Doppler fetal monitor

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Recording from a consumer grade fetal doppler monitor of a ~16 week fetus.

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Doppler fetal monitor

Invented in 1958 by Dr. Edward H. Hon,[1] a Doppler fetal monitor or Doppler fetal heart rate monitor is a hand-held ultrasound transducer used to detect the fetal heartbeat for prenatal care. It uses the Doppler effect to provide an audible simulation of the heart beat. Some models also display the heart rate in beats per minute. Use of this monitor is sometimes known as Doppler auscultation. Doppler fetal monitors are commonly referred to simply as "Dopplers".

Doppler fetal monitors provide information about the fetus similar to that provided by a fetal stethoscope. One advantage of the Doppler fetal monitor over a (purely acoustic) fetal stethoscope is the electronic audio output, which allows people other than the user to hear the heartbeat. One disadvantage is the greater complexity and cost and the lower reliability of an electronic device.[citation needed]

Originally intended for use by health care professionals, this device is becoming popular for personal use. However, the FDA recommends against their home use, citing possible harm to a developing fetus and that these should only be used under the supervision of a healthcare professional when medically indicated for the benefit of the health of mother and child.[2]

Fetal heart rates[edit]

Starting at week 5 the fetal heart rate accelerates by 3.3 bpm per day for the next month.

The fetal heart begins to beat at approximately the same rate as the mother's, which is typically 80 to 85 bpm. The approximate fetal heart rate for weeks 5 to 9 (assuming a starting rate of 80):

  • Week 5 starts at 80 and ends at 103 bpm
  • Week 6 starts at 103 and ends at 126 bpm
  • Week 7 starts at 126 and ends at 149 bpm
  • Week 8 starts at 149 and ends at 172 bpm
  • At week 9 the fetal heartbeat tends to beat within a range of 155 to 195 bpm.

At this point, the fetal heart rate begins to decrease, and generally falls within the range of 120 to 160 bpm by week 12.[3]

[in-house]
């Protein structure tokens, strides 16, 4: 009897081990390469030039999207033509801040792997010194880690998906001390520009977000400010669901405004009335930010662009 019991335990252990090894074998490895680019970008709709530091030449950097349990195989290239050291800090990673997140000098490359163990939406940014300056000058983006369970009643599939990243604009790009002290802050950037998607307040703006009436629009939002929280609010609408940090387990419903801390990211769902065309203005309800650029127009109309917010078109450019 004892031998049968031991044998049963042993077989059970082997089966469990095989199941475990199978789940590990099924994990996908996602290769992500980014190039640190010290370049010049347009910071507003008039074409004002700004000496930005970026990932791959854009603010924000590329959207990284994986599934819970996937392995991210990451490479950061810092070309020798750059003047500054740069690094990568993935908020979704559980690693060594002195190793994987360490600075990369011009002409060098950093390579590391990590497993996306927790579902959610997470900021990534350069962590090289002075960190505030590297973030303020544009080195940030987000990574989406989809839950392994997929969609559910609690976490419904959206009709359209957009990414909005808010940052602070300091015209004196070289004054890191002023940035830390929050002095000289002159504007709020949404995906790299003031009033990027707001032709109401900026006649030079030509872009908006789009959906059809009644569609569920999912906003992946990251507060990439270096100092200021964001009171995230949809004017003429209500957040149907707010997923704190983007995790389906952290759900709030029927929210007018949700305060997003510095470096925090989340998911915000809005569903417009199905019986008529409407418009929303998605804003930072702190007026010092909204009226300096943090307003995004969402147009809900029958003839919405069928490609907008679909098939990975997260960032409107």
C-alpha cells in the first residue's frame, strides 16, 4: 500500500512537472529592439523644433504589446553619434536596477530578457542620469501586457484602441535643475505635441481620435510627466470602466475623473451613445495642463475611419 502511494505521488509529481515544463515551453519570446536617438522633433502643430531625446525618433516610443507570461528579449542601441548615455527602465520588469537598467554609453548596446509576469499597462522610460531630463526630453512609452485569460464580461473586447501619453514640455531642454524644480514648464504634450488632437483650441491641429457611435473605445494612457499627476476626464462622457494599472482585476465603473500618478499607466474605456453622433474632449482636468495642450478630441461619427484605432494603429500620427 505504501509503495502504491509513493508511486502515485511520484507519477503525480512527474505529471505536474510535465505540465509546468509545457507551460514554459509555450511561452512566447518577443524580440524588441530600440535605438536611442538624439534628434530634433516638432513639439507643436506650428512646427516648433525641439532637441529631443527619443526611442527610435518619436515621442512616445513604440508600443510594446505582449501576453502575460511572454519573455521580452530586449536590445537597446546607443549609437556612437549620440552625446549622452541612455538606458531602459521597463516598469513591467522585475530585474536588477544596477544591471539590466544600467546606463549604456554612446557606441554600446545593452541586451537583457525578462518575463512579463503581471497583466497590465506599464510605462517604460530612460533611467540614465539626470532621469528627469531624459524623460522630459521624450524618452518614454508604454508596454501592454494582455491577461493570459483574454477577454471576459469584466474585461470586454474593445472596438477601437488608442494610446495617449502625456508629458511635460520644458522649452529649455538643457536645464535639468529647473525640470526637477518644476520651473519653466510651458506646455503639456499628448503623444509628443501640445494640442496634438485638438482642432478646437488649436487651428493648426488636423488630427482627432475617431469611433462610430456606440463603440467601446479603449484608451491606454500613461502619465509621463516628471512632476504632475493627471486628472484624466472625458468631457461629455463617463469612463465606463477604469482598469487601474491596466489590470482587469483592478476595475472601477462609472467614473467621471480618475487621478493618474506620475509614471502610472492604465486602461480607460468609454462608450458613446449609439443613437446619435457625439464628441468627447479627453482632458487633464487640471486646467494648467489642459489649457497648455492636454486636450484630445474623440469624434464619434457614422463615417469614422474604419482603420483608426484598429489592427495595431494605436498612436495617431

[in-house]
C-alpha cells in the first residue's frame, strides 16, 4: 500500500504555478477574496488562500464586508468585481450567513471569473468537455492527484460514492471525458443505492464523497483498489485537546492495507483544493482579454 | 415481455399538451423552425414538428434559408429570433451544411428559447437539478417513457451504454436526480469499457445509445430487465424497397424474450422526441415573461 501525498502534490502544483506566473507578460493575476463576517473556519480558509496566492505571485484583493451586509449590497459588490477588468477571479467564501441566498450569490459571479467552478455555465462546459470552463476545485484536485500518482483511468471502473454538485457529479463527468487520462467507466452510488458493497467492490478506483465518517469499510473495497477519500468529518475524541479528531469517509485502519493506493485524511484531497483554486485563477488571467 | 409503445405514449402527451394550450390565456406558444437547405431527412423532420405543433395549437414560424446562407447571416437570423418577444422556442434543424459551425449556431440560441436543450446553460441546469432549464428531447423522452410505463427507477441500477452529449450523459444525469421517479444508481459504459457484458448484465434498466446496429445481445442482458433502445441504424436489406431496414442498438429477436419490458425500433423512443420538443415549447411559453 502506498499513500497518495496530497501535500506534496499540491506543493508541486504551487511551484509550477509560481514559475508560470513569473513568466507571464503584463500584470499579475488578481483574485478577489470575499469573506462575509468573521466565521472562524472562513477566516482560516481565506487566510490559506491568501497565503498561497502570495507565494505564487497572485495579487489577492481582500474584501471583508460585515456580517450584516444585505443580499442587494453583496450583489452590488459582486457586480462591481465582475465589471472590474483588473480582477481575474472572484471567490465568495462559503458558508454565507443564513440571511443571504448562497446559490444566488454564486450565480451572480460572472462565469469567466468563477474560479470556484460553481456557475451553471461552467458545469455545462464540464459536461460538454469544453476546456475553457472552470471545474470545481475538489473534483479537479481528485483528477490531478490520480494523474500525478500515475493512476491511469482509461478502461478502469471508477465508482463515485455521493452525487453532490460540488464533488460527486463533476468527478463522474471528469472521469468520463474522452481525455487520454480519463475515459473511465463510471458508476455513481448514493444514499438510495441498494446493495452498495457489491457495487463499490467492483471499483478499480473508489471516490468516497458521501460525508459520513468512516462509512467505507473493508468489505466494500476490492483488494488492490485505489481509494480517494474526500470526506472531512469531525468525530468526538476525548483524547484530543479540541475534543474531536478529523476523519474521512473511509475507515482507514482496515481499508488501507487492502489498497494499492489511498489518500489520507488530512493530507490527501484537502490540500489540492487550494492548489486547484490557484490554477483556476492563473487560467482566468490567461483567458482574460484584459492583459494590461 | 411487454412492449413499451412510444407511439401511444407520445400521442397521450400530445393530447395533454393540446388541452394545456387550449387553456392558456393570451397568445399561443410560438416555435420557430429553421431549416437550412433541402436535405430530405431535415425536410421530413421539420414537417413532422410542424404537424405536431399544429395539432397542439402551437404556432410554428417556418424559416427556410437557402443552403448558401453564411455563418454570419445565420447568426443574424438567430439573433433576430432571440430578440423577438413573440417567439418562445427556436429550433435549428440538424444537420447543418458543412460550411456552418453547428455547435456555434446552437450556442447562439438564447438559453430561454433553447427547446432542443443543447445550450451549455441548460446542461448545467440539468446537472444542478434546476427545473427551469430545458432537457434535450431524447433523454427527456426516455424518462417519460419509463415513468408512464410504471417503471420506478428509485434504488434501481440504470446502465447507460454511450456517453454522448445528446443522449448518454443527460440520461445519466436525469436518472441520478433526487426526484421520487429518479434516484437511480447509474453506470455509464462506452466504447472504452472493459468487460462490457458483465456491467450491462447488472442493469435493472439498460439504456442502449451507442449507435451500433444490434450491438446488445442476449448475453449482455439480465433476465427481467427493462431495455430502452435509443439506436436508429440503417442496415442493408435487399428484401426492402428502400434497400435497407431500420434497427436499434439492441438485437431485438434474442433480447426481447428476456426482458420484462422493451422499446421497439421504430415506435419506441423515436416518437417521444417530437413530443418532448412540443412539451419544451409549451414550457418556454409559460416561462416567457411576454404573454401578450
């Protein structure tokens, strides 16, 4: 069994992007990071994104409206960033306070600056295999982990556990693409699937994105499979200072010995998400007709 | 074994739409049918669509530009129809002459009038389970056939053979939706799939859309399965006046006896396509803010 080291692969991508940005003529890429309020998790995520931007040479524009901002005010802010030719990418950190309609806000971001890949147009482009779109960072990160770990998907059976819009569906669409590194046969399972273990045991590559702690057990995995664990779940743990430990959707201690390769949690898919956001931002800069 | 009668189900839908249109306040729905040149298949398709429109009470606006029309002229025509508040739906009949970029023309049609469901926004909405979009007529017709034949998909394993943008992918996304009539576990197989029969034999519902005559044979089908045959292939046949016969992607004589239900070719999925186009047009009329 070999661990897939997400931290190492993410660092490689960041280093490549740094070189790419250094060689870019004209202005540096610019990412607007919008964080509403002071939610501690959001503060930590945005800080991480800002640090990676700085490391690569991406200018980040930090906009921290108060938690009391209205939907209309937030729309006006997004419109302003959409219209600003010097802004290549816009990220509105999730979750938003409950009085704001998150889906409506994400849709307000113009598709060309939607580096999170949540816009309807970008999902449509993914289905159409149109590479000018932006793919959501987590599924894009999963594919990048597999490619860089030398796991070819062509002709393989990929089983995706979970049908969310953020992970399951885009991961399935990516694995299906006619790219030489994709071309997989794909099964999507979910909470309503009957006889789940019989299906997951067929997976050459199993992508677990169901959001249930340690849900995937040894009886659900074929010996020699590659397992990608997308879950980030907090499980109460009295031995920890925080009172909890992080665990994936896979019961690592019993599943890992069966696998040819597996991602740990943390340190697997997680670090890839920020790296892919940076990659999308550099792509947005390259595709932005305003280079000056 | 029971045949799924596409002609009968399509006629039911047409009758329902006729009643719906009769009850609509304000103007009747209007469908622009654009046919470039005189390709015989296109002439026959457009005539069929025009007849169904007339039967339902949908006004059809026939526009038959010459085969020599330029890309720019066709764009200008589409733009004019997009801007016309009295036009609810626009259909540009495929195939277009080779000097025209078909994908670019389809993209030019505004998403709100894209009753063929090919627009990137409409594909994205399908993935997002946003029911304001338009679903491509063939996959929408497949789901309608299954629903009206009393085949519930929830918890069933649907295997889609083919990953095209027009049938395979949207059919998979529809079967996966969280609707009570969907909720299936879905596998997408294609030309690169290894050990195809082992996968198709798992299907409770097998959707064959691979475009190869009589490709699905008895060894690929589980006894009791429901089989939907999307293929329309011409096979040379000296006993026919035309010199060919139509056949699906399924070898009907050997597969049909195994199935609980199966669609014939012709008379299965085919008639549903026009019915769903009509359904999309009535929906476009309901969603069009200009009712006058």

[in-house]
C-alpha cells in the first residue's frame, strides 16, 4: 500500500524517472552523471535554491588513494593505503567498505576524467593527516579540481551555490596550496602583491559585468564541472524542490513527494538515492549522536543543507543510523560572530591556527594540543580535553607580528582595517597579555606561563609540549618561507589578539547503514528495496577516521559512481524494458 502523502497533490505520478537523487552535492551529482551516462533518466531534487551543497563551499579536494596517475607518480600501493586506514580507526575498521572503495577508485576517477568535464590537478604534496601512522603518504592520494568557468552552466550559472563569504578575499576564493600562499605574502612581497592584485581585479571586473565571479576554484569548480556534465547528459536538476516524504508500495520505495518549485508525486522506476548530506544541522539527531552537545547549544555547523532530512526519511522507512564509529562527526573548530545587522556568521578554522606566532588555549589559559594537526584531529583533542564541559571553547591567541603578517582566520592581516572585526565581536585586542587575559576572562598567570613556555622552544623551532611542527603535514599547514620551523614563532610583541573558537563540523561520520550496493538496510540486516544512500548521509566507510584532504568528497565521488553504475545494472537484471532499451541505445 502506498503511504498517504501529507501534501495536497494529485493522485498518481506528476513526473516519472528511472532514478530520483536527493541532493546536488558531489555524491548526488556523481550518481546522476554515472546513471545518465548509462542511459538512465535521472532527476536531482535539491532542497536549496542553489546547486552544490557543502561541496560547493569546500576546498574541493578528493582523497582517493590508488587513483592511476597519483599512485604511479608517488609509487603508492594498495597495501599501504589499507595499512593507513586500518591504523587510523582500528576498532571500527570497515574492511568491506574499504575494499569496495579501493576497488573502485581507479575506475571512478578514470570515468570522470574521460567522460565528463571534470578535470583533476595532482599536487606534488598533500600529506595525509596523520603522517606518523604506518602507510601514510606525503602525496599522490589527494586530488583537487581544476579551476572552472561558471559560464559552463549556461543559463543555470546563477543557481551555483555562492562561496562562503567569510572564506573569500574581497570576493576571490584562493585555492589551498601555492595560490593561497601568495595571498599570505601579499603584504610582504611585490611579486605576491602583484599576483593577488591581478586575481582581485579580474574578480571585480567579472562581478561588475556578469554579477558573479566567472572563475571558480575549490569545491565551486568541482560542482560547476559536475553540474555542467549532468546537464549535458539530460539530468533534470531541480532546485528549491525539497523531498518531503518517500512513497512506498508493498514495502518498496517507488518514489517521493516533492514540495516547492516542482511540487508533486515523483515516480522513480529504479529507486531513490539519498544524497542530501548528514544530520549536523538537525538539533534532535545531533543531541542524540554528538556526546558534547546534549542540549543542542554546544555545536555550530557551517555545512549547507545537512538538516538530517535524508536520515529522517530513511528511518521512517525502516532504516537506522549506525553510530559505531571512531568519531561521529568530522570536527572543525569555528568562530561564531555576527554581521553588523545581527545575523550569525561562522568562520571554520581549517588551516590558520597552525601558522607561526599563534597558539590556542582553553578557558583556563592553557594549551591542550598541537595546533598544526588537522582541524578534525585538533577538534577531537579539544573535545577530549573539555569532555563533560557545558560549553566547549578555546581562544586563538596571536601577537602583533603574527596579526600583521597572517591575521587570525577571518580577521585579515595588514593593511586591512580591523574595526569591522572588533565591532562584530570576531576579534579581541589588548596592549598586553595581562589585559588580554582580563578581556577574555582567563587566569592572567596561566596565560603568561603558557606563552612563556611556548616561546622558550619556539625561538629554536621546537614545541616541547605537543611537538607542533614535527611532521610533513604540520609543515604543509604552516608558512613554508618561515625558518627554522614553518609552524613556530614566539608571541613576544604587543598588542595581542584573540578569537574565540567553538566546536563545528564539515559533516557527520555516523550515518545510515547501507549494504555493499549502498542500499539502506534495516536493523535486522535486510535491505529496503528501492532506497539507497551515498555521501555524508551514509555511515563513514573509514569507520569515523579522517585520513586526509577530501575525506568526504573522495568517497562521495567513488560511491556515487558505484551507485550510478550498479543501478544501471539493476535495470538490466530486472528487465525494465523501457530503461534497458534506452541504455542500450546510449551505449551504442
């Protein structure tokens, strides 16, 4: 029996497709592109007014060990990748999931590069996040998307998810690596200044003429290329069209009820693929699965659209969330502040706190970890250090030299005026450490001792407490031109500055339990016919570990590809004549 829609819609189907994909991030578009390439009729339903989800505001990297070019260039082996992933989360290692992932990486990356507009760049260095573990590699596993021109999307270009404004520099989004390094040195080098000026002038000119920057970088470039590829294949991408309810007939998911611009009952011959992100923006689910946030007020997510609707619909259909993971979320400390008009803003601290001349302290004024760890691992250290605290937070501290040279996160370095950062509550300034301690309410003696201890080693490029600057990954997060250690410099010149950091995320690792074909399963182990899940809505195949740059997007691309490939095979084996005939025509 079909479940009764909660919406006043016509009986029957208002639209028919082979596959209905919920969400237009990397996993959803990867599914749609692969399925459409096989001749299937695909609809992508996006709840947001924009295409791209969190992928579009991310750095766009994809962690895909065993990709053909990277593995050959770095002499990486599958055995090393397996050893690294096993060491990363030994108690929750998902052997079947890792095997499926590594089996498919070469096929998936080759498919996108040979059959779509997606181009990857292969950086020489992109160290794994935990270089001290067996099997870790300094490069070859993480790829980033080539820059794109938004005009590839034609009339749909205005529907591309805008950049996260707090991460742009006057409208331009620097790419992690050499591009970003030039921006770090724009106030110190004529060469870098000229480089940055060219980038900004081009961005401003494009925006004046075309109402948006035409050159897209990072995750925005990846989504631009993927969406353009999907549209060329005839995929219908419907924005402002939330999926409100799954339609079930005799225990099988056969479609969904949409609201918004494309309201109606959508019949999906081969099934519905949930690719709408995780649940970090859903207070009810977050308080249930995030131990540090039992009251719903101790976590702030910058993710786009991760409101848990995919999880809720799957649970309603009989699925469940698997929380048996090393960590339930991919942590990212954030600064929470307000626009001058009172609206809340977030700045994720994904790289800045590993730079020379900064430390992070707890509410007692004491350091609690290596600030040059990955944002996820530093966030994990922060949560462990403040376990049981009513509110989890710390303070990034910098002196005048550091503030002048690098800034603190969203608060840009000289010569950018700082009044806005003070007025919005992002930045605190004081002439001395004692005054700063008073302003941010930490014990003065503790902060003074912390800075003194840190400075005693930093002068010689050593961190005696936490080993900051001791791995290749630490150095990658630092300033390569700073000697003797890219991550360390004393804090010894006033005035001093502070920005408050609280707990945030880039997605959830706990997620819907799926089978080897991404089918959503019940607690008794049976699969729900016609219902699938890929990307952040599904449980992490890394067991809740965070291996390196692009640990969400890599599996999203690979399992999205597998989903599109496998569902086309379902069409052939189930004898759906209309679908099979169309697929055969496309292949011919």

Dopplers for home or hospital use differ in the following ways:

  • Manufacturer: popular manufacturers are Newman Medical, Nicolet (purchased by Natus), Arjo-Huntleigh, and Summit Doppler (now Cooper Surgical).
  • Probe Type: waterproof or not. Waterproof probes are used for water births.
  • Probe Frequency: 2-MHz or 3-MHz probes. Most practitioners can find the heart rate with either probe. A 3-MHz probe is recommended to detect a heart rate in early pregnancy (8–10 weeks gestation). A 2-MHz probe is recommended for pregnant women who are overweight. Newer 5-MHz transvaginal probes aids in the detection of fetal heart tones (FHT) early in pregnancy (6–8 weeks) and for patients who have a retroverted uterus or throughout pregnancy for FHT detection for women who are obese.
  • Heart Rate Display: some Dopplers automatically display the heart rate on a built-in LCD; for others the fetal heart rate must be counted and timed by the practitioner.
  • Smartphone Fetal Dopplers were first developed in 2014.[4] These devices use a cable linked to smartphone with a downloaded app to allow users to monitor the baby's heartbeat. Although potentially intended for domestic use, some clinicians are exploring the potential of this technology for home telemetry.[citation needed]

A major advantage of being able to record and share the recording is that it can be emailed to a healthcare professional to be checked if there are any concerns about whether or not it is the baby's heart rate and whether or not is normal. Typically, they work from about 12 weeks.[citation needed]

The use of the word "Sonicaid" for Doppler fetal monitors comes from the products of the UK company Sonicaid Ltd. Sonicaid products included the D205/206 portable fetal Dopplers and FM2/3/4 series of fetal monitors. The company was acquired by Oxford Instruments in 1987 to form Oxford Sonicaid.

Doppler auscultation in adults[edit]

It was recently demonstrated that continuous Doppler enables the auscultation of valvular movements and blood flow sounds that are undetected during cardiac examination with a stethoscope in adults. The Doppler auscultation presented a sensitivity of 84% for the detection of aortic regurgitations while classic stethoscope auscultation presented a sensitivity of 58%. Moreover, Doppler auscultation was superior in the detection of impaired ventricular relaxation Since the physics of Doppler auscultation and classic auscultation are different, it has been suggested that both methods could complement each other.[5][6]

See also[edit]


  1. ^ Roger K. Freeman, Thomas J. Garite, Michael P. Nageotte, Fetal Heart Rate Monitoring Third Edition, 2003, p. 3. "The earliest preliminary report of FHR monitoring came in 1958 from Edward Hon, MD,... via fetal ECG monitor on the maternal abdomen." Google Books citation
  2. ^ "Avoid Fetal "Keepsake" Images, Heartbeat Monitors". FDA For Consumers. US Food and Drug Administration. Retrieved 13 March 2013. 
  3. ^ FetalSure. Fetal Heart and Heartbeat Facts. Available at Retrieved 9 August 2010.
  4. ^ "Listen to your baby’s heartbeat - on your SMARTPHONE: New app allows mums to track their baby’s progress". Daily Mail. Retrieved 4 May 2014. 
  5. ^ Mc Loughlin MJ, Mc Loughlin S (2012). "Cardiac auscultation: Preliminary findings of a pilot study using continuous Wave Doppler and comparison with classic auscultation". Int J Cardiol 167: 590–591. doi:10.1016/j.ijcard.2012.09.223. 
  6. ^ Auscultación Cardíaca Normal Con Estetoscopio Doppler Continuo: Un nuevo método 200 años después de Laennec (Spanish Edition)